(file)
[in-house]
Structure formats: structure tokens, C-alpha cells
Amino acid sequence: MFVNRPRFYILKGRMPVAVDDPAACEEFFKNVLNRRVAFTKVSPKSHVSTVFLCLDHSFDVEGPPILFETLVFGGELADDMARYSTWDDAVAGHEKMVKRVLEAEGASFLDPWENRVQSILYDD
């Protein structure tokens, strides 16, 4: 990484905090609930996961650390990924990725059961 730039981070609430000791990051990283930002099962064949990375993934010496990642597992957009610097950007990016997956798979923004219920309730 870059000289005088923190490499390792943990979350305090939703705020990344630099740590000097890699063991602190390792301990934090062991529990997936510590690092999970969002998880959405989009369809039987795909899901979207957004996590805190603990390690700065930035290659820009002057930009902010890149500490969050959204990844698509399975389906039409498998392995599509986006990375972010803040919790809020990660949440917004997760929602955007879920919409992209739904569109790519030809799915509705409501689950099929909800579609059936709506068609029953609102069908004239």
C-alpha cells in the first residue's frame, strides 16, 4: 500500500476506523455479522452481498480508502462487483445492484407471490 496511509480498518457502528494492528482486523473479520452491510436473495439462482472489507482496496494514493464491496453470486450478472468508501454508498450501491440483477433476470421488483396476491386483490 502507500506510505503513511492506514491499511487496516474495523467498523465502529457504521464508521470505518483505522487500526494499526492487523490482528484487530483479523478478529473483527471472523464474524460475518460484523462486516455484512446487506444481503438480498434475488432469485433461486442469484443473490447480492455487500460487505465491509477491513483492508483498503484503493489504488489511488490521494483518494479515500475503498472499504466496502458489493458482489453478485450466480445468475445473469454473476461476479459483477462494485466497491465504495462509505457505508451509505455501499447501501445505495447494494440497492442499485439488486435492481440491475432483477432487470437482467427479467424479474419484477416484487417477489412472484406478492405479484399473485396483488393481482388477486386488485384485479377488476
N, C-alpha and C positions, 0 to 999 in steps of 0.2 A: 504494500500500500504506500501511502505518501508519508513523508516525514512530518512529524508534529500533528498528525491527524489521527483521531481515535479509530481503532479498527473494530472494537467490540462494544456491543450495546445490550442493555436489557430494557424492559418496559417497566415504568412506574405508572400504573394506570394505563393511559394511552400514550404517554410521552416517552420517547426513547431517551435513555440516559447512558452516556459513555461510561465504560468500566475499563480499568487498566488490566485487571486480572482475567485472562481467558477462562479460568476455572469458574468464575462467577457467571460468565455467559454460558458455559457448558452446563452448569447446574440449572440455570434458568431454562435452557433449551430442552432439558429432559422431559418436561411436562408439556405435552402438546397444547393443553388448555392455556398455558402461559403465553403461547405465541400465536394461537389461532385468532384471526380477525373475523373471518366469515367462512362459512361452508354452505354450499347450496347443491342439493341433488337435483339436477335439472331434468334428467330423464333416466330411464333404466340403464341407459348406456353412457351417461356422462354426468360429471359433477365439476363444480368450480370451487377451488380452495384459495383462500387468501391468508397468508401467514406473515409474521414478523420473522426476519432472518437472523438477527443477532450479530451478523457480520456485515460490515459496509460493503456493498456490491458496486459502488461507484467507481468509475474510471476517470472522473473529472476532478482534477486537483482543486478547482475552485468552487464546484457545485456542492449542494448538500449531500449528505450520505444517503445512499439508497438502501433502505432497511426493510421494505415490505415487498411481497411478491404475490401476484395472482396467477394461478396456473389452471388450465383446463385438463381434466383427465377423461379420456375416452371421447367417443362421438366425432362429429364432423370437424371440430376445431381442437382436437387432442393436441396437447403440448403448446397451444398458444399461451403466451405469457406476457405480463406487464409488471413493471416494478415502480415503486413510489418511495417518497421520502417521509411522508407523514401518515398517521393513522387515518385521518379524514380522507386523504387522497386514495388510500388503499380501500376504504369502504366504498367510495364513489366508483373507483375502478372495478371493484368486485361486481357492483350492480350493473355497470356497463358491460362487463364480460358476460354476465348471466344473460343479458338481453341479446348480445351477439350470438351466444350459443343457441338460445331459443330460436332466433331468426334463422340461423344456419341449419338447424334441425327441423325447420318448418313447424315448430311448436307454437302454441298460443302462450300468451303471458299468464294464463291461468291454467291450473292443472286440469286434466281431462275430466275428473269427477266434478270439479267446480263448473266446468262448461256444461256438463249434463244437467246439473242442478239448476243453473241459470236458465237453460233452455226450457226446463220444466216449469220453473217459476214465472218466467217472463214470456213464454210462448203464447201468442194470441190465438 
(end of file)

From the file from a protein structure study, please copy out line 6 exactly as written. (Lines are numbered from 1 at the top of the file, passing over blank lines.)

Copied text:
N, C-alpha and C positions, 0 to 999 in steps of 0.2 A: 504494500500500500504506500501511502505518501508519508513523508516525514512530518512529524508534529500533528498528525491527524489521527483521531481515535479509530481503532479498527473494530472494537467490540462494544456491543450495546445490550442493555436489557430494557424492559418496559417497566415504568412506574405508572400504573394506570394505563393511559394511552400514550404517554410521552416517552420517547426513547431517551435513555440516559447512558452516556459513555461510561465504560468500566475499563480499568487498566488490566485487571486480572482475567485472562481467558477462562479460568476455572469458574468464575462467577457467571460468565455467559454460558458455559457448558452446563452448569447446574440449572440455570434458568431454562435452557433449551430442552432439558429432559422431559418436561411436562408439556405435552402438546397444547393443553388448555392455556398455558402461559403465553403461547405465541400465536394461537389461532385468532384471526380477525373475523373471518366469515367462512362459512361452508354452505354450499347450496347443491342439493341433488337435483339436477335439472331434468334428467330423464333416466330411464333404466340403464341407459348406456353412457351417461356422462354426468360429471359433477365439476363444480368450480370451487377451488380452495384459495383462500387468501391468508397468508401467514406473515409474521414478523420473522426476519432472518437472523438477527443477532450479530451478523457480520456485515460490515459496509460493503456493498456490491458496486459502488461507484467507481468509475474510471476517470472522473473529472476532478482534477486537483482543486478547482475552485468552487464546484457545485456542492449542494448538500449531500449528505450520505444517503445512499439508497438502501433502505432497511426493510421494505415490505415487498411481497411478491404475490401476484395472482396467477394461478396456473389452471388450465383446463385438463381434466383427465377423461379420456375416452371421447367417443362421438366425432362429429364432423370437424371440430376445431381442437382436437387432442393436441396437447403440448403448446397451444398458444399461451403466451405469457406476457405480463406487464409488471413493471416494478415502480415503486413510489418511495417518497421520502417521509411522508407523514401518515398517521393513522387515518385521518379524514380522507386523504387522497386514495388510500388503499380501500376504504369502504366504498367510495364513489366508483373507483375502478372495478371493484368486485361486481357492483350492480350493473355497470356497463358491460362487463364480460358476460354476465348471466344473460343479458338481453341479446348480445351477439350470438351466444350459443343457441338460445331459443330460436332466433331468426334463422340461423344456419341449419338447424334441425327441423325447420318448418313447424315448430311448436307454437302454441298460443302462450300468451303471458299468464294464463291461468291454467291450473292443472286440469286434466281431462275430466275428473269427477266434478270439479267446480263448473266446468262448461256444461256438463249434463244437467246439473242442478239448476243453473241459470236458465237453460233452455226450457226446463220444466216449469220453473217459476214465472218466467217472463214470456213464454210462448203464447201468442194470441190465438 